Switching lead sides in a fight

Discussion in 'General Martial Arts Talk' started by Midnight-shadow, Jun 2, 2018.

  1. Monkey Turned Wolf

    Monkey Turned Wolf MT Moderator Staff Member

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    Some anecdotal evidence for this; when I was fencing, I fenced right-handed for the most part. At one time, I switched to left because I injured my right shoulder, and I'm a stubborn ***. Both with the footwork and the hand motions, I was not as good with my left side. BUT, despite using my non-dominant side (so naturally weaker, although less so from MA), and not having practiced with my left side before, I was significantly better than an athletic person trying it for the first time. I'd attribute that to me having the mind for it already, except I was also better than some whom had fenced for years. I'd even win bouts in college tournaments against other collegiate fencers that had fenced for years.

    And it's definitely not that I'm just THAT good. It took me years to get to a point where I could actually compete and stand a chance against other fencers originally. It took me a week to get to that point with my other hand (although I never fully caught up...my 4 parry was always a tad too strong, so would get caught by a disengage fairly easily, and my counterattack was a tiny bit too 'joltish', so it didn't have quite the same effect...and those were two of my main 'techniques'). There's definitely a difference, but some training had to have occurred, otherwise everyone would have been wiping the floor with me.[/QUOTE]
     
  2. wab25

    wab25 2nd Black Belt

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    I like to refer to boxing here. (there are a lot of boxers and fights to look at for data...)

    Usually, a boxer learns one side. He is either lefty or righty. He trains that way and he fights that way. Even when the other boxer is in a different stance, they stay in their lefty or righty stance. They learn to both defend and attack from their preferred stance against both lefties and righties. Yes, the other guy circles the opposite direction for a lefty as for a righty... but its really the same. You circle away from the other guys power hand... which in boxing, is the back hand. You circle towards the lead hand side of your opponent. Footwork and a good jab are used to keep your opponent from getting to the outside.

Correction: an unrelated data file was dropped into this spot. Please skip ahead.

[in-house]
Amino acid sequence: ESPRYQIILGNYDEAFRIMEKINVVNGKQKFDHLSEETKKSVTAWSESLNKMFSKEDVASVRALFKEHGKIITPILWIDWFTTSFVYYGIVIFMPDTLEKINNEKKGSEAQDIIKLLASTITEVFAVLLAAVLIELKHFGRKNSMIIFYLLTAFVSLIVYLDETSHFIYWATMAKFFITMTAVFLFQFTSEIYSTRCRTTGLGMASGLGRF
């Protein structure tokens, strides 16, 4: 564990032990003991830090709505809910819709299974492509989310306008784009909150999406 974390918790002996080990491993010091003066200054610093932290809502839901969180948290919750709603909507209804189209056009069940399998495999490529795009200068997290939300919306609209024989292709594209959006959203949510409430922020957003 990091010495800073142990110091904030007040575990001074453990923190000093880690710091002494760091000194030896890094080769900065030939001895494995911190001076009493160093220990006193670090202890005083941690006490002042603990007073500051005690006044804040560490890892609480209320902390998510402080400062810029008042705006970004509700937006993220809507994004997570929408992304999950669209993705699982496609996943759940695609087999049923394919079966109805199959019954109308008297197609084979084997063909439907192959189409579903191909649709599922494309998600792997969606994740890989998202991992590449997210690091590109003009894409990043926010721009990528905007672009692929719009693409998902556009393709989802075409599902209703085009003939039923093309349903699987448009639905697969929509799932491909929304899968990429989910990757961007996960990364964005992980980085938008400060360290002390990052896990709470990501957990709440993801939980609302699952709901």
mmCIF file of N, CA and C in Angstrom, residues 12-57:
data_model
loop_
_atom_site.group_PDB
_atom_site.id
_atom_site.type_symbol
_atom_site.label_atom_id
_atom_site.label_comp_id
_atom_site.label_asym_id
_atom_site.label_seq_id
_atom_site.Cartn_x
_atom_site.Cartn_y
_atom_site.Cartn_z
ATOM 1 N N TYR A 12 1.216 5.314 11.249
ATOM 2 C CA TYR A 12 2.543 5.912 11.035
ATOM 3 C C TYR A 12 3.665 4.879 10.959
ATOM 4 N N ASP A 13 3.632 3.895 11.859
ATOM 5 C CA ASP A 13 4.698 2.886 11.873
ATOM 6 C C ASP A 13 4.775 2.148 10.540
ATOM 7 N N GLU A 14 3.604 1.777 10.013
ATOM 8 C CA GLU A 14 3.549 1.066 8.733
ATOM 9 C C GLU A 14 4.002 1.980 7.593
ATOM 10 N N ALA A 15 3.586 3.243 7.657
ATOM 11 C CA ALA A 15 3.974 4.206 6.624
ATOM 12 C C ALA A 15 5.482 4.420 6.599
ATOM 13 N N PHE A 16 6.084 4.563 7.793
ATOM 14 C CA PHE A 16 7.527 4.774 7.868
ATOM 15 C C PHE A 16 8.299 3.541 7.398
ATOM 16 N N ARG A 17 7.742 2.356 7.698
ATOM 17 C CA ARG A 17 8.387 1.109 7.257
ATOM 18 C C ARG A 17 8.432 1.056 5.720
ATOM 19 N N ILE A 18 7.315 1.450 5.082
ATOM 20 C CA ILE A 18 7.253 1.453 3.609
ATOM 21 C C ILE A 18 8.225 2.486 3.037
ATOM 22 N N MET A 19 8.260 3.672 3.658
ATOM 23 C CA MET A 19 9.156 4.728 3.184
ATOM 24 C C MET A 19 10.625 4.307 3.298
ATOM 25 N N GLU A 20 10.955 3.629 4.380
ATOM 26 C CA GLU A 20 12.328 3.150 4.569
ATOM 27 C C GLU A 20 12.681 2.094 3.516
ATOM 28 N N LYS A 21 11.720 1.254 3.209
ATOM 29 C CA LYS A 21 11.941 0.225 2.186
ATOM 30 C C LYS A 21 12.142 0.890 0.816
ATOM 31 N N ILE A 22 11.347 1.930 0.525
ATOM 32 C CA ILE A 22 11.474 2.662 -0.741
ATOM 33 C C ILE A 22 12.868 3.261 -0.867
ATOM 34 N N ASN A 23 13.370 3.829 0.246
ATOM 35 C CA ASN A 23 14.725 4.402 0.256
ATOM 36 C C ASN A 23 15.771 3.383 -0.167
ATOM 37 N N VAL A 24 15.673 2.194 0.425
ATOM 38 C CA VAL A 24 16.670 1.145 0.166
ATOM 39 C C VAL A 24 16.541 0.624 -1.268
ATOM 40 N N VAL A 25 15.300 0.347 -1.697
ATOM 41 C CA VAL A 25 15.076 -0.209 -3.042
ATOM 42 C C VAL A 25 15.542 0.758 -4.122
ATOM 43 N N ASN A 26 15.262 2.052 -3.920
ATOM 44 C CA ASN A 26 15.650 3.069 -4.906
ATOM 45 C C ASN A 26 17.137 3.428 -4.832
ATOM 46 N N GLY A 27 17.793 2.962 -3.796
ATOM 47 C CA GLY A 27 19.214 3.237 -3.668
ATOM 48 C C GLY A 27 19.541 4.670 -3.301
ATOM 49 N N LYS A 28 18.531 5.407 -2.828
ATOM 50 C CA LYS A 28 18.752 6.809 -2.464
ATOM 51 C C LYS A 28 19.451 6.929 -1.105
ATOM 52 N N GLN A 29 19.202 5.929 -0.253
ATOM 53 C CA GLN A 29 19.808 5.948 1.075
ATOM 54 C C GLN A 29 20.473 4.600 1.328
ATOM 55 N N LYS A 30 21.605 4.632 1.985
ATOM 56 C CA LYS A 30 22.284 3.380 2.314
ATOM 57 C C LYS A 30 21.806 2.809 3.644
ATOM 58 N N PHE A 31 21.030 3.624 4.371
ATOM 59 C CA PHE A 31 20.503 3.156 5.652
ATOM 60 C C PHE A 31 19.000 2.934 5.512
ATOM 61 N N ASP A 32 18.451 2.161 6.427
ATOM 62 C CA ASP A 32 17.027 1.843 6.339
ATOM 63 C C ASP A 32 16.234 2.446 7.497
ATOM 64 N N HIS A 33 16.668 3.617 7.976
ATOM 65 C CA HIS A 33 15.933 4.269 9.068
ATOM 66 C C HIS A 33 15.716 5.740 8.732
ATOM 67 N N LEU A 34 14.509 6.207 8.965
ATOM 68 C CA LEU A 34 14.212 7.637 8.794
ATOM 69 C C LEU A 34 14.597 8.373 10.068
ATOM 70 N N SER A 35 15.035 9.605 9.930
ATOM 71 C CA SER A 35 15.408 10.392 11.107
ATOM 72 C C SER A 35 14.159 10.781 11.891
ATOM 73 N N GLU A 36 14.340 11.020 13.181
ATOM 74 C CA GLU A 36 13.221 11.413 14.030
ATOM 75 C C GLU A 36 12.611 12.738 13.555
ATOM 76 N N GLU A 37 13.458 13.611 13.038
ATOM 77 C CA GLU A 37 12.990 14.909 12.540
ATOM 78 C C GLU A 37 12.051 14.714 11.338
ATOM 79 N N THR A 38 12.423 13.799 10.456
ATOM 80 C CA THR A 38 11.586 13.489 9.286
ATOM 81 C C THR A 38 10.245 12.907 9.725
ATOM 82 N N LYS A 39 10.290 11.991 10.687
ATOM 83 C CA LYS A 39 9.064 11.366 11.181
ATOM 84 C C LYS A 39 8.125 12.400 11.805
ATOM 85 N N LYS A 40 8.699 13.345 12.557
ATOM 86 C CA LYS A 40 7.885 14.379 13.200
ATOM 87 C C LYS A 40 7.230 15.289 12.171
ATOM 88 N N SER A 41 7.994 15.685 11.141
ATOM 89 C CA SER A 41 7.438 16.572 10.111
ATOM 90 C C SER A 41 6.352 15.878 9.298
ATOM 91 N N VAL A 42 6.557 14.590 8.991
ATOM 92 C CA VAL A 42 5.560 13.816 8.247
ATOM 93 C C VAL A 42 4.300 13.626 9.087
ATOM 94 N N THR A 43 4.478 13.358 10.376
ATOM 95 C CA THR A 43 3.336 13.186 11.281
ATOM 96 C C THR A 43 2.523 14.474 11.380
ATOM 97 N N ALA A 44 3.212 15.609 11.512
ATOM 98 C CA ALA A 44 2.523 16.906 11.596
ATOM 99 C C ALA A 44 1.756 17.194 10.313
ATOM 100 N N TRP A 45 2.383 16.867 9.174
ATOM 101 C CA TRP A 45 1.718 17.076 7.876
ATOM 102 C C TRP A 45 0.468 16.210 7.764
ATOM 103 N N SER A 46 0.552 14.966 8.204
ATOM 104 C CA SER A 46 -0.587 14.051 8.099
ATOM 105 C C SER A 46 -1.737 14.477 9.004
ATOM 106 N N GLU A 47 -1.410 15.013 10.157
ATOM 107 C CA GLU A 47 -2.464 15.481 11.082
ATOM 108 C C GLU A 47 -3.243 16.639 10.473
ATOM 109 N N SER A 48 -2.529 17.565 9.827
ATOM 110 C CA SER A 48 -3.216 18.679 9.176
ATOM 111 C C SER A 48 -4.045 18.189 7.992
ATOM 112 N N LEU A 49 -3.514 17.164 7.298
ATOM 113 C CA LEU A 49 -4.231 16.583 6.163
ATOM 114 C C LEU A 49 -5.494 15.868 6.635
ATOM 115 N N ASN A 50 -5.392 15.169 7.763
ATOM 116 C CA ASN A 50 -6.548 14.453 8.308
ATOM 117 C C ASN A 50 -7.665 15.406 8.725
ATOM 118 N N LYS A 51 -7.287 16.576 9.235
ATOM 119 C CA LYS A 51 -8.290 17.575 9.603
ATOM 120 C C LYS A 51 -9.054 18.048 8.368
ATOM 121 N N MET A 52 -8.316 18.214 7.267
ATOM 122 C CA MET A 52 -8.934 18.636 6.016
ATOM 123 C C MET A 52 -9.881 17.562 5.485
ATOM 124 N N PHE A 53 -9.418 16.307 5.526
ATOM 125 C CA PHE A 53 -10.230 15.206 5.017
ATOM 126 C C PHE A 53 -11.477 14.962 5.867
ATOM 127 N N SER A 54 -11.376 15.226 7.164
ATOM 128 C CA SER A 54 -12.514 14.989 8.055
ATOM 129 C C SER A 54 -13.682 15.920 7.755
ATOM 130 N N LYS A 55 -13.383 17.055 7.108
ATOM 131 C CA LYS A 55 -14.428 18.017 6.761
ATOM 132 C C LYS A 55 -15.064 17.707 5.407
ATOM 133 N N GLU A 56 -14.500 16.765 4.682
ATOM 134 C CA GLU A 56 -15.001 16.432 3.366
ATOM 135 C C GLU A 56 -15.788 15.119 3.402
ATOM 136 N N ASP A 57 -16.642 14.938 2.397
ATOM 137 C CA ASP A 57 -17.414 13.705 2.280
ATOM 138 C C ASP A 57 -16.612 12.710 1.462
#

Some boxers do switch sides. However, the number that do is much smaller than those that don't... especially as you move up the ranks. For the boxers that can switch sides, they do so for many different reasons. It may be that their opponent doesn't handle lefties too well. It may be because the opponent presents an opening to a rightie that he doesn't present to a lefty. It may be to confuse him, or slow him down or show him something different. This change may be because you are losing and need to change course or it could be that you would rather win by knock out, and you are only able to out point him from one side.

    Boxers are discouraged from switching sides during the round, as it is dangerous. It is especially dangerous to pull straight back. Boxers train to follow a guy pulling straight back, and hit him when he gets there. He is predictable in that way. He also thinks he is safe, especially if he won the exchange and got out... you will often see them pull straight back, with their hands down. The other guy can, and does, follow him and lands a significant shot, even after losing in the initial exchange. If you try to change sides in the middle of the round by pulling your lead foot back... you trigger the other guy, that you are pulling straight back. If he gets to you before you get your foot down, you are caught on one leg, possibly with your feet squared up... a knock down is very likely. There is a reason that proper boxing footwork does not involve "walking" steps... they take too long, and you are not in a proper stance to either attack or take a punch, for the duration of the step. If you are bringing your back foot forward, you are moving closer to your opponent, with your feet squared up. I used the word triggered before, for a reason. Boxers are waiting for you to either pull straight back or square up. When your opponent is in a squared up stance, the effect of your punch is magnified. They are quick at it. You will see boxers switch stance while fighting... but they must be very aware of timing and distance. You will also see them get sat down for trying it to close or at the wrong time.